March 15, 2020

CEO of the Social Investment Business, Nick Temple, joins Alberto Lidji to discuss their quest for impact and the various ways in which they support social enterprises and charities

The Social Investment Business (SIB) has been around for approximately 20 years.  From 2002 to 2010 they did £320m worth of investments into a whole range of organisations.  More recently, they’ve added grant-making and business support to their range of activities.


Their world has changed over the past 20 years, with many new players active in this field compared with just a handful that were active when they first launched.  Nick notes that this is a good thing – the space is more mature and there are a higher number of specialist funds out there and more support available that is better targeted and specialised, based on things such as geography and thematic areas of operation.


The Social Investment Business provides debt/loans, grants and business support – they always try to find the right blend. While, traditionally, most of their investments have been in the form of debt, more recently they’ve been doing grants, including grants for business support.


Nick sheds light on the nature of their various funds and the debt, grants and support they provide. He then proceeds to delve into the ‘Spectrum of Capital’ – from social investing and impact investing to ESG-integrated investing and traditional investing. [NB: ESG = Environmental, Social and Governance]


There is still much work to be done in terms of improving definitions in the world of social and impact investing.  There is also a healthy degree of scepticism when talking of impact investing: Nick referenced instances where ESG funds have simply been re-branded as 'impact funds', while in actual fact nothing had changed except for their name.  There’s a need for standards, and there is an obvious risk of ‘impact washing’ – as there was with ‘green washing’. Nick shares very useful insight on impact and how to interpret it.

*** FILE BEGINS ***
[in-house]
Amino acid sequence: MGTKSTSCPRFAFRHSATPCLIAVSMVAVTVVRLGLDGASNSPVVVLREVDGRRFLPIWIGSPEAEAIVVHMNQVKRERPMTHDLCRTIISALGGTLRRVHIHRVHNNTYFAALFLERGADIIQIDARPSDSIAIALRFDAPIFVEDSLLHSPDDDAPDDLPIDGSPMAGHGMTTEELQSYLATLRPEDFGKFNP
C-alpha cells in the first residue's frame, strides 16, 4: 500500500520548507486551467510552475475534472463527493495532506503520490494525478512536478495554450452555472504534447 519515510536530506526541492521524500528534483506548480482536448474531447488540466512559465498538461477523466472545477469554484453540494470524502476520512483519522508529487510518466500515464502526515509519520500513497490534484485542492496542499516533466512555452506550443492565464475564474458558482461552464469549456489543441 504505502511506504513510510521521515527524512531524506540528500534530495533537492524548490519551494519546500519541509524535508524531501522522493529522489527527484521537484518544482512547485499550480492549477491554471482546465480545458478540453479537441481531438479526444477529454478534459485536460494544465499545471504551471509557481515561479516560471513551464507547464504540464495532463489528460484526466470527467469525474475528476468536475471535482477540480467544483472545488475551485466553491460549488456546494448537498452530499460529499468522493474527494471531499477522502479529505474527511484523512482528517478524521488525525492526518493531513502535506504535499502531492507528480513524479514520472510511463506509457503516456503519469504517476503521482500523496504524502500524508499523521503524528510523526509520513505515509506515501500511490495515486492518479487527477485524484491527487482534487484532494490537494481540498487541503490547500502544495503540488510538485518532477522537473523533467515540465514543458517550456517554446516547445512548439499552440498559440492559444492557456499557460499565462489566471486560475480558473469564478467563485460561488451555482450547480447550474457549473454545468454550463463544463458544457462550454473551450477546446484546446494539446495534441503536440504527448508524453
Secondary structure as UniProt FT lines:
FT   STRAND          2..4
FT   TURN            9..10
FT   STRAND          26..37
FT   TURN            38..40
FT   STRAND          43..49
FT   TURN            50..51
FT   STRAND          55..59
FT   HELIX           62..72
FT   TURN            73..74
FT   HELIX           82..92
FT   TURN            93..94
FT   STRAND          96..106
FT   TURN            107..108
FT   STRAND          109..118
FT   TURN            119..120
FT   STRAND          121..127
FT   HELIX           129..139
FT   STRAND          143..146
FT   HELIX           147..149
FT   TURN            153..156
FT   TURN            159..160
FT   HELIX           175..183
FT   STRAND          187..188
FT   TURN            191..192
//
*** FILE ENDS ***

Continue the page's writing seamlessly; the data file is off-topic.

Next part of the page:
Nick’s key takeaway: increasingly we’re thinking less about scaling individual organisations as part of what SIB does and more about scaling impact across the board. And so he thinks, increasingly as times are hard, people should be thinking about sustainable prosperity and strengthening organisations to make them resilient for whatever happens . He thinks that imposing scale on individual ventures and organisations may be something they look back on and slightly question why they had been doing that.


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